Father Massaro, you are not recognizing the abuses by labor unions..the civil service unions which pay civil service workers and teachers bankrupting communities ,with salaries and benefits more than the people who are paying taxes,the grossly over paid construction worker unions whose record on nepotism and discrimination against minorities is abominable and more recently the automobile workers whose salary and benefits of $83 per hour is bankrupting the auto companies and making them unable to compete with companies like Toyota whose happy American employees are paid $35 per hour in nearby states.Reform is necessary but EFCA will lead to more labor abuses in happy companies..
Brien Kinkel | 2/27/2009 - 7:00pm
Newt Gingrich spoke eloquently to the CPAC conference regarding the alleged evils of the EFCA. These talking points obfuscate the present day reality of employer intimidation that makes a mockery of the secret ballot. In order for EFCA to have a chance of passing, workers, unions, Democrats and the faith community will have to work very hard and fearlessly to articulate present-day realities, otherwise the Gingrich talking points will rule the day. Additionally, President Obama needs to clean house in the Department of Labor, and especially the National Labor Relations Board.
ROBERT O'CONNELL | 2/27/2009 - 4:39pm
The idea that"EFCA is indeed necessary to protect the right of workers to unionize . . . ." is naive nonsense. Labor unions have been ineffective at organizing -- but even if there outlawing secret ballot elections cures that deficiency, why the mandatory arbtration provision of the EFCA? Perhaps labor unions are also ineffective at keeping support of the employees they unionize and dealing with employers. Why does this law not allow employees to decertify a union by "majority signup"? All EFCA will really do is send more jobs out of this country.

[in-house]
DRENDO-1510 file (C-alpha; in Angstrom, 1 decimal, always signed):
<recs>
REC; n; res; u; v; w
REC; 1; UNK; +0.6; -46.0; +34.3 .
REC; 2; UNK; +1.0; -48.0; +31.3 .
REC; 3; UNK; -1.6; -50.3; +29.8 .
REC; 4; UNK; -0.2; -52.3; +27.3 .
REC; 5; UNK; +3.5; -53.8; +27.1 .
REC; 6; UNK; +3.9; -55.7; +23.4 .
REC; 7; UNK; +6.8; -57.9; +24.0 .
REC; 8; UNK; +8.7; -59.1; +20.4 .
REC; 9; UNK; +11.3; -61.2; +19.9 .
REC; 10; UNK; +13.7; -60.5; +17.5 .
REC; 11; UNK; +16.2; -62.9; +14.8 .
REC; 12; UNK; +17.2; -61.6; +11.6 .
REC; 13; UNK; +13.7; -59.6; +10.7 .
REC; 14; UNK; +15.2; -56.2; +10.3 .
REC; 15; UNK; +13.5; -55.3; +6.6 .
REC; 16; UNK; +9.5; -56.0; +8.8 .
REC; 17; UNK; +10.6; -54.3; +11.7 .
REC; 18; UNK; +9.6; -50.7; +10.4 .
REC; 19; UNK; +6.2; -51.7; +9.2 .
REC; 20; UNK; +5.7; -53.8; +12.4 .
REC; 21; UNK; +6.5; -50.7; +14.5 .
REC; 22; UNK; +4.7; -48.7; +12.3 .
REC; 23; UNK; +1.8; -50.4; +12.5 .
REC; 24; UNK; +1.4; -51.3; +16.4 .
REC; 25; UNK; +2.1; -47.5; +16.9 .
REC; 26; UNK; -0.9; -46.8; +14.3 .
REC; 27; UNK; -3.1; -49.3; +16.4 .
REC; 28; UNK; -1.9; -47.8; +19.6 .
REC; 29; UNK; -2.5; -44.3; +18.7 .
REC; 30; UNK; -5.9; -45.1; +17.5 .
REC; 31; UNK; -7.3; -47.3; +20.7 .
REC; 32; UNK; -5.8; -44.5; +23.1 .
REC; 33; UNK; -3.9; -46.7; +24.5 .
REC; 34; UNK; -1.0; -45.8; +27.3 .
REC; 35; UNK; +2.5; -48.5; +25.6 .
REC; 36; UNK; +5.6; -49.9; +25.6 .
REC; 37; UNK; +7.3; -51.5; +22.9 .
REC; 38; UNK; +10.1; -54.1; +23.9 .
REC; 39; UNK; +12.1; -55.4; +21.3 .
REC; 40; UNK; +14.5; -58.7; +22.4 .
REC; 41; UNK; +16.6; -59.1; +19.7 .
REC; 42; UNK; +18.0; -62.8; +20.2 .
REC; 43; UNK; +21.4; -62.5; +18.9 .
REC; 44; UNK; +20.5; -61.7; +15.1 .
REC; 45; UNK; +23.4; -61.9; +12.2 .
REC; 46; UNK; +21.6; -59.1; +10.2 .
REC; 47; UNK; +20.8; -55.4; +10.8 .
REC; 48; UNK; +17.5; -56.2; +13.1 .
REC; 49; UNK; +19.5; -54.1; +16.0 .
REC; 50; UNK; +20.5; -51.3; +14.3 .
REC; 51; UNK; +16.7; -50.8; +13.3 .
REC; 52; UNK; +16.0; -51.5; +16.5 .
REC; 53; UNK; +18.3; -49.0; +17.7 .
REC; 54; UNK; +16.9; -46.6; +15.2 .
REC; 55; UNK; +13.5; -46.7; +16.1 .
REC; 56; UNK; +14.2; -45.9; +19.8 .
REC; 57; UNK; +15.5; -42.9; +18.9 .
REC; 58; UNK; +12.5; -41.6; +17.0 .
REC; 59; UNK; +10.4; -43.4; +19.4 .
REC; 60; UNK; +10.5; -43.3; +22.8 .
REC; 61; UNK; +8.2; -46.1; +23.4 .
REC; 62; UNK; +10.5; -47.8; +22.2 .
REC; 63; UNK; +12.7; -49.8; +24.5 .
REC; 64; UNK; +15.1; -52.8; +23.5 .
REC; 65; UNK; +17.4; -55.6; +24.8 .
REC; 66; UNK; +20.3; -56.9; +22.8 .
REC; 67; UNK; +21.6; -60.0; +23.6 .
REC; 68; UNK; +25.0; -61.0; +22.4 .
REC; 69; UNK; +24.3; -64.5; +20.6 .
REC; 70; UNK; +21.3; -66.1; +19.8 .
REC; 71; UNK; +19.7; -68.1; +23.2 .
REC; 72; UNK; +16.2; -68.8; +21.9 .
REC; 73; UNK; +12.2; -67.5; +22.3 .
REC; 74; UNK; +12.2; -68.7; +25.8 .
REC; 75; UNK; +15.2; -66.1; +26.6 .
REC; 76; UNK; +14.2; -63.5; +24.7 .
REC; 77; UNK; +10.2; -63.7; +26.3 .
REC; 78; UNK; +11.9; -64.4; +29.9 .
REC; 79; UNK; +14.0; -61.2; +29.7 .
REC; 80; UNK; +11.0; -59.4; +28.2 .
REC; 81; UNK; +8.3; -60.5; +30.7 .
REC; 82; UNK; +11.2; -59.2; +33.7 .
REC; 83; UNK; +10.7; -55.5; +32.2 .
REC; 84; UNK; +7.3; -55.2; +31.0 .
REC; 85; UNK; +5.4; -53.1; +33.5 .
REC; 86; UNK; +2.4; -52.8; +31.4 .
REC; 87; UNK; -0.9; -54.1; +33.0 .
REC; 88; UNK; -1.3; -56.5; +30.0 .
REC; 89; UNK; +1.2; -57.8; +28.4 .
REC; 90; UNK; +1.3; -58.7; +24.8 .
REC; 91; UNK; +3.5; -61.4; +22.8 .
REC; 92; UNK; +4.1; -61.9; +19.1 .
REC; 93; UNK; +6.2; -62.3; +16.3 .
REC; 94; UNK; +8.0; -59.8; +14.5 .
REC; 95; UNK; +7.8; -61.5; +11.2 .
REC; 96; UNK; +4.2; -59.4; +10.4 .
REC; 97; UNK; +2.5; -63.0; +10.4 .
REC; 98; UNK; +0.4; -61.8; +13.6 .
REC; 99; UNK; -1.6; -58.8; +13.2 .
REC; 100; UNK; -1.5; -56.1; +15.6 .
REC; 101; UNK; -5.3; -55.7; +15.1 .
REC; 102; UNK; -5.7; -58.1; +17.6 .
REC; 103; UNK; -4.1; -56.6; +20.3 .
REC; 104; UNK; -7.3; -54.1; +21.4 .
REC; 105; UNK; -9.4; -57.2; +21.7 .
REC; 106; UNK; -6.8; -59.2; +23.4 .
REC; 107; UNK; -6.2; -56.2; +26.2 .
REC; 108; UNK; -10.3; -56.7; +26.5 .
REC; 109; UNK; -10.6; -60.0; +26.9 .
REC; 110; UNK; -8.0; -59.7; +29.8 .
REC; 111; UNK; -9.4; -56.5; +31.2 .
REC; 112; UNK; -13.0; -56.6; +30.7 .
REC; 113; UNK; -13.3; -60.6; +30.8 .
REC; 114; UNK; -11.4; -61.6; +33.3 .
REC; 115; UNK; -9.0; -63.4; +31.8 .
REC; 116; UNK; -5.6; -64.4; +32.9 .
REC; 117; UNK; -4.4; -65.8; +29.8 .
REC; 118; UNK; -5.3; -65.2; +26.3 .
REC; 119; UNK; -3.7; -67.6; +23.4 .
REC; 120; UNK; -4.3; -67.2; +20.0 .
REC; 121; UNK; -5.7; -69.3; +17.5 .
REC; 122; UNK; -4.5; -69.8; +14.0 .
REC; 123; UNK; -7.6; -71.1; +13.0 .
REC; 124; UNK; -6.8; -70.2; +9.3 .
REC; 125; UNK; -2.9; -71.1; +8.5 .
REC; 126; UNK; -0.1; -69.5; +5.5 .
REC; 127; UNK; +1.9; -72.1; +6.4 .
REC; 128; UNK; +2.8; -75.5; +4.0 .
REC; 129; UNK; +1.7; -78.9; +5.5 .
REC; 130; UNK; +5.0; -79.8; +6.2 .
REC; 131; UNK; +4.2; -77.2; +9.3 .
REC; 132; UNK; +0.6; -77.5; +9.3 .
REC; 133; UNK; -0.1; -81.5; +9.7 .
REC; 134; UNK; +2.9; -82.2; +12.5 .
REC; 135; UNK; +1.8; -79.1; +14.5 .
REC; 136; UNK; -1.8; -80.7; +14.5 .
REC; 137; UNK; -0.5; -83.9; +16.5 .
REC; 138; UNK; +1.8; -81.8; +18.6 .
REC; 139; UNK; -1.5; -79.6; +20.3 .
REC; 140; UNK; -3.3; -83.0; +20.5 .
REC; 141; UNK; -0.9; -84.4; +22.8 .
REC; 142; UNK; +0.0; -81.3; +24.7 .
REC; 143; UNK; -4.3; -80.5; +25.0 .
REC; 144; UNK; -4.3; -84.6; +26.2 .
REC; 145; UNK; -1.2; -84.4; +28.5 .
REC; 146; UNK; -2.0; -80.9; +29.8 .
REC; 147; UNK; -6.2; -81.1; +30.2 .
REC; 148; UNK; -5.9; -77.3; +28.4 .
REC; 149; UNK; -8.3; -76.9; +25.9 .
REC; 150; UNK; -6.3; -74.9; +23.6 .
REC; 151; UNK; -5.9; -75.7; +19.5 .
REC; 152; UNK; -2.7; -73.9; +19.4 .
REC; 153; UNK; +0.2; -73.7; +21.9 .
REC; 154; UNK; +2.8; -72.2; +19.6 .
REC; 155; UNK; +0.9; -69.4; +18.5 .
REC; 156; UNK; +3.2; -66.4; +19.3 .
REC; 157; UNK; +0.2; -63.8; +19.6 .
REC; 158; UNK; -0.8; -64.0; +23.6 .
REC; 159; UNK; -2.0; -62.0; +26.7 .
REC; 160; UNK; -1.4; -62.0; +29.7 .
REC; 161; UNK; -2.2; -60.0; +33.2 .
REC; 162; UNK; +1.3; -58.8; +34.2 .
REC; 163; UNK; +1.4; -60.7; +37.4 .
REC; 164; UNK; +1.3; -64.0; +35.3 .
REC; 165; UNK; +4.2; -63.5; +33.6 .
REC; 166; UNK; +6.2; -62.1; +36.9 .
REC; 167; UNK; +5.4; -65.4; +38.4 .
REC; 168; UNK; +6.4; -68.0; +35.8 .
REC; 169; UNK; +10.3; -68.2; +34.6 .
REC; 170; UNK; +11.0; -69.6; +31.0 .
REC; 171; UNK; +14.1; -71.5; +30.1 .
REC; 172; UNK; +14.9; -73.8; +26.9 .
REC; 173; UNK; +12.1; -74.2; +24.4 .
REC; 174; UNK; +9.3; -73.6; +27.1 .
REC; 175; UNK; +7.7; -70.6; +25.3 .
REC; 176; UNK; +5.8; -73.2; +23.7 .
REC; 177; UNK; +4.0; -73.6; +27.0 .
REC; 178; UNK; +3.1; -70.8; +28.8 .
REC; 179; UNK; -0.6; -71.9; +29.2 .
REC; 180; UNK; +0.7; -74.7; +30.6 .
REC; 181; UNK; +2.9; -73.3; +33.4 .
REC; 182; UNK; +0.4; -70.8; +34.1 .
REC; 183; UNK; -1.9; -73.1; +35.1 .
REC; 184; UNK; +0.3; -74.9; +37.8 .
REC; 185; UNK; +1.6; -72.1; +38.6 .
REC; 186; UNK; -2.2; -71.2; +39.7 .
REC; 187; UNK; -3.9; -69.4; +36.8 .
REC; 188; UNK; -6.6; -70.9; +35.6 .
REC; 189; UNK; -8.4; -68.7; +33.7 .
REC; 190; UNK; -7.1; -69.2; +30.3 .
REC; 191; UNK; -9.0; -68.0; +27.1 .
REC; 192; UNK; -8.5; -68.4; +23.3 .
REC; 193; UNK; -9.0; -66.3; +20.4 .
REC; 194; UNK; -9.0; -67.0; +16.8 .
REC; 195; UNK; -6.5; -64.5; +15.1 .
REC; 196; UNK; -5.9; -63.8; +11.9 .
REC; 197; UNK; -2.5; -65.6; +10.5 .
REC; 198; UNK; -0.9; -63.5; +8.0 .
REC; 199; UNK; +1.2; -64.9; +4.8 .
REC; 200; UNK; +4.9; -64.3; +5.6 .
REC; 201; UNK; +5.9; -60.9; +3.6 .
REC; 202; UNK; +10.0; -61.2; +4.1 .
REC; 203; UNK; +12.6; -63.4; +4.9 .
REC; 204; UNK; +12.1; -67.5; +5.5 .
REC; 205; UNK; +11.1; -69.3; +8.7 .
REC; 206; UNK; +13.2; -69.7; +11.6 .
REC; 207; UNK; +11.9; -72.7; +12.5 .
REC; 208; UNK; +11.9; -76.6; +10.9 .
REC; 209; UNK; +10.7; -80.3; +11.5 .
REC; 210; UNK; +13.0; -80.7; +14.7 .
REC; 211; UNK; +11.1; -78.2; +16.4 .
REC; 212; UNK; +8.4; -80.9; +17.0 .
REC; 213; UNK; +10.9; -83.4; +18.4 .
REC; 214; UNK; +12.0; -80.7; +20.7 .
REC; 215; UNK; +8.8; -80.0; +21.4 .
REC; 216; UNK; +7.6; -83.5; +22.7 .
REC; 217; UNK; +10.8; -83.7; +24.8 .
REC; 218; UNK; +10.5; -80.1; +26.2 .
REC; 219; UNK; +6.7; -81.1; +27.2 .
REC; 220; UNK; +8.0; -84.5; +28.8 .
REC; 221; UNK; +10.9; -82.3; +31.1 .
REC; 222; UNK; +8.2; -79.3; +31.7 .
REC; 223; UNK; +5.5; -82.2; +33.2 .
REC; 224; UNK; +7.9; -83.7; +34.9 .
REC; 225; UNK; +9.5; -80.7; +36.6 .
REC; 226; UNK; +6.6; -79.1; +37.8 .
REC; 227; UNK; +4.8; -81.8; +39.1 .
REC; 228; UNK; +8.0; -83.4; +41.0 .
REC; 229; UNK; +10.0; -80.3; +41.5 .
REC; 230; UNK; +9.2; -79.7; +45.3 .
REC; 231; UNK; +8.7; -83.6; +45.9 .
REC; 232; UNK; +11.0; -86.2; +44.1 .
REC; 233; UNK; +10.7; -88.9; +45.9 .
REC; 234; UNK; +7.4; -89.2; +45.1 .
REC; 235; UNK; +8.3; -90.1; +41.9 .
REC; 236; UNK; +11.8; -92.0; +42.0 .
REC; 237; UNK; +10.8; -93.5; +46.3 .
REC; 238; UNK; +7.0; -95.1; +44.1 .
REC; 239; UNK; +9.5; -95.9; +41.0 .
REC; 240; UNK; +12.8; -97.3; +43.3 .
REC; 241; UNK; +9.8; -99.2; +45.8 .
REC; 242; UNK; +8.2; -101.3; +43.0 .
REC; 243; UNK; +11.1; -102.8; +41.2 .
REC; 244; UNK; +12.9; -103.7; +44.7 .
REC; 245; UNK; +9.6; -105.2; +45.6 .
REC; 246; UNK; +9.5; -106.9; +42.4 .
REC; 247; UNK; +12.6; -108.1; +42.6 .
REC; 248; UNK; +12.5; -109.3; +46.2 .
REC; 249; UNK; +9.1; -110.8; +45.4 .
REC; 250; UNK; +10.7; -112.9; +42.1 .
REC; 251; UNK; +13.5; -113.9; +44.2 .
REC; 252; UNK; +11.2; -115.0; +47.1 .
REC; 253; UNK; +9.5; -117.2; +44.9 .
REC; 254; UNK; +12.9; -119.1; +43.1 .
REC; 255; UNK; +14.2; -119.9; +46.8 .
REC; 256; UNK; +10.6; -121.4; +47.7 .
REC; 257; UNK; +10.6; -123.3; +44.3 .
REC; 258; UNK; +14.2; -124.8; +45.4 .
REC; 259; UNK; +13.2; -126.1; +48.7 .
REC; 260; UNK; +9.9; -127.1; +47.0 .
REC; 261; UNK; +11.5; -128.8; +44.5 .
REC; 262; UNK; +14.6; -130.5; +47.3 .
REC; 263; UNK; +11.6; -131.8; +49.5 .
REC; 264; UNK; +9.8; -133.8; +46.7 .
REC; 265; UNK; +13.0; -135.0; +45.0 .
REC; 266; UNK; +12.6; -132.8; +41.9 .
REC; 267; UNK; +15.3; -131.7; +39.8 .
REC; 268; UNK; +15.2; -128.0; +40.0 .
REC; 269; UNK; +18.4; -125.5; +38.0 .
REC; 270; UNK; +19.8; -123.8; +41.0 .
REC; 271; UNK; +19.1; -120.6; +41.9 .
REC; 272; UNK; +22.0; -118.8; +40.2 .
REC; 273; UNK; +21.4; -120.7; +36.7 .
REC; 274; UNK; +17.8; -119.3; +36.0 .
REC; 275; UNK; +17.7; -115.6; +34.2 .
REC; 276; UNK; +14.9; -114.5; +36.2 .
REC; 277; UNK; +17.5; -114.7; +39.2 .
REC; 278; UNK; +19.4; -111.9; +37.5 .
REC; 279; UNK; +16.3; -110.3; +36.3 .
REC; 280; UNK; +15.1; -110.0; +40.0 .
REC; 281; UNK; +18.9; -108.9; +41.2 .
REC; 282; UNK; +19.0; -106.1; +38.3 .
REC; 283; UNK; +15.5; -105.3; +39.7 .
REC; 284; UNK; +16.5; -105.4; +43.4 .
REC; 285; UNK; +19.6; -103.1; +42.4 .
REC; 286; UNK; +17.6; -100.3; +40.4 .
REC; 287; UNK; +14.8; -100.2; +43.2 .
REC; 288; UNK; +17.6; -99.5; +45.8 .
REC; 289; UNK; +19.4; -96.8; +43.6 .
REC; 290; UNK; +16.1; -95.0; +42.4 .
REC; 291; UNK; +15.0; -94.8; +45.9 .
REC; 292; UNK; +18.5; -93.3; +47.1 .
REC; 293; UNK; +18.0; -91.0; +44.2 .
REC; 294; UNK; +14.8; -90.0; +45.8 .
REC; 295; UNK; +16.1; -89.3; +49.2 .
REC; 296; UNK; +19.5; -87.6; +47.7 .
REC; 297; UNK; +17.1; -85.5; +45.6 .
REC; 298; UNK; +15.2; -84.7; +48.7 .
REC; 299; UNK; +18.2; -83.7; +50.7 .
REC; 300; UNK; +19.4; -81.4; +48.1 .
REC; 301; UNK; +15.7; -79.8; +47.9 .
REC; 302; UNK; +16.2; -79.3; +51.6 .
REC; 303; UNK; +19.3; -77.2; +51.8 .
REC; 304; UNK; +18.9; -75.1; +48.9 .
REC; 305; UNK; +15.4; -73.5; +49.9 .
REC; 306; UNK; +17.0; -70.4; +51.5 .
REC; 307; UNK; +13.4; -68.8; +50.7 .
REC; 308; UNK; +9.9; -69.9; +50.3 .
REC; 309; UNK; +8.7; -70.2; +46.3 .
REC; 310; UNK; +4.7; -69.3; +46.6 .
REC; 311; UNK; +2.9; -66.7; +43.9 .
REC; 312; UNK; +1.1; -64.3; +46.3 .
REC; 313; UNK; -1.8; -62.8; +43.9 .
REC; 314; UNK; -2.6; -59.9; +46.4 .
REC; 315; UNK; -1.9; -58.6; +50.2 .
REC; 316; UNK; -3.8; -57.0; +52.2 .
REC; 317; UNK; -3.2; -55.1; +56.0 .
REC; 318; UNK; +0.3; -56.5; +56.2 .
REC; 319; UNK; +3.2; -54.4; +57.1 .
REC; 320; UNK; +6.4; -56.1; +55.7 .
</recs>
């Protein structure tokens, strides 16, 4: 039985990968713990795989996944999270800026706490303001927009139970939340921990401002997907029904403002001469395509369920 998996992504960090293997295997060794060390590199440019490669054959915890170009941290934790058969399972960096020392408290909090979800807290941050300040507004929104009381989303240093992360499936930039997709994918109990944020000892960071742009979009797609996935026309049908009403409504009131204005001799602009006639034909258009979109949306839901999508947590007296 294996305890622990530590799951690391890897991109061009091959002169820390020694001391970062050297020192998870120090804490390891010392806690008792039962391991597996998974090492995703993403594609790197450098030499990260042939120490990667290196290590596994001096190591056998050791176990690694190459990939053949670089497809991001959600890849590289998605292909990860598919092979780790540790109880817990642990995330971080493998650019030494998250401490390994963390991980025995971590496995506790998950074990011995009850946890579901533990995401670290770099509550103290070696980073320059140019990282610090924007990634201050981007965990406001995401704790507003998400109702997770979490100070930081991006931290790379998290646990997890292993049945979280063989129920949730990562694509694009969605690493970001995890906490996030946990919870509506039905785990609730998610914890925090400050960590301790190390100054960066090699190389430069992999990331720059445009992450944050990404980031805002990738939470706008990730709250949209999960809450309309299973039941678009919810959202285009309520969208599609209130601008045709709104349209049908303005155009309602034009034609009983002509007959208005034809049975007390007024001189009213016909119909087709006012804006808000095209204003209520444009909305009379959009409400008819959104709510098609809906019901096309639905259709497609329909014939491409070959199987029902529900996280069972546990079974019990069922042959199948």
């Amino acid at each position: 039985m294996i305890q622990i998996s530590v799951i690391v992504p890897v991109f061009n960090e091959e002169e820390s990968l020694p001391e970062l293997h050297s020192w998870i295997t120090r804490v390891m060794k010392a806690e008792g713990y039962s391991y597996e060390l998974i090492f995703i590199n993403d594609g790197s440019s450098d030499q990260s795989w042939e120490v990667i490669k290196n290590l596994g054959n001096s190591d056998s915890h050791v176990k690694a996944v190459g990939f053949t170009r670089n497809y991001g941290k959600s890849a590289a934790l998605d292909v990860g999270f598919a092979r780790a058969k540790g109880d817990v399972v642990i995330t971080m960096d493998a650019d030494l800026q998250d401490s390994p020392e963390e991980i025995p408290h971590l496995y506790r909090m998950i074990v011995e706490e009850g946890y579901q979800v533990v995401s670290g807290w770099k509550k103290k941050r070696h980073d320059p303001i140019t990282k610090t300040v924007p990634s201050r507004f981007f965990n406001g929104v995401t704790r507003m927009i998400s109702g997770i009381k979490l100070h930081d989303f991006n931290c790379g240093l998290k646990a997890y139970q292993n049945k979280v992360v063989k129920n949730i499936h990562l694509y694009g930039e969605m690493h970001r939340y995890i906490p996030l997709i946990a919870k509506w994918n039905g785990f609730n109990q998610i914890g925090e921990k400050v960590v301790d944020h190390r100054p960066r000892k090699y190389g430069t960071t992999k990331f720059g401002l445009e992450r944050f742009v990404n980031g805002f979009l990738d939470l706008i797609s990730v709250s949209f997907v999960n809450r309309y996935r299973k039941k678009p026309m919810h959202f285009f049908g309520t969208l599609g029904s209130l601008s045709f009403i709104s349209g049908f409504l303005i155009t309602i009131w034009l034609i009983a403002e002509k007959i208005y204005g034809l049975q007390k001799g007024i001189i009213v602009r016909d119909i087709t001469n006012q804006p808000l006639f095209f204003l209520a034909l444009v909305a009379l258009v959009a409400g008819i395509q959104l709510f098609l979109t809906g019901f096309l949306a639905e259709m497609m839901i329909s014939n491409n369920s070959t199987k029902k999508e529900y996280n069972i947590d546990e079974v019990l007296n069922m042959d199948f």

JOHN WALTON MR | 2/27/2009 - 4:05pm
So, tell me again, what is intrinsically evil about allowing an employee to choose for themselves by private ballot? Does this somehow "dis-affirm" Catholic Social teaching? Intimidation is a two way street.
Leonard Martino | 2/27/2009 - 3:34pm
1. Labor unions do not create jobs. 2. Labor unions are solely concerned with the status of their members. The fact that workers that do not belong to unions are being asked to subsidize the medical plans of union members, among other things is never seen as an "injustice." As a Jesuit, you know that he who defines the terms wins the arguments. 3. Unions like to complain about companies that "bust unions" neglecting the fact that it is the unions busting of companies (albeit among other things) that has led to the massive loss of jobs we suffer from.4. If you cannot afford caviar when times are good, what makes you think you can afford to eat caviar every day when you are broke?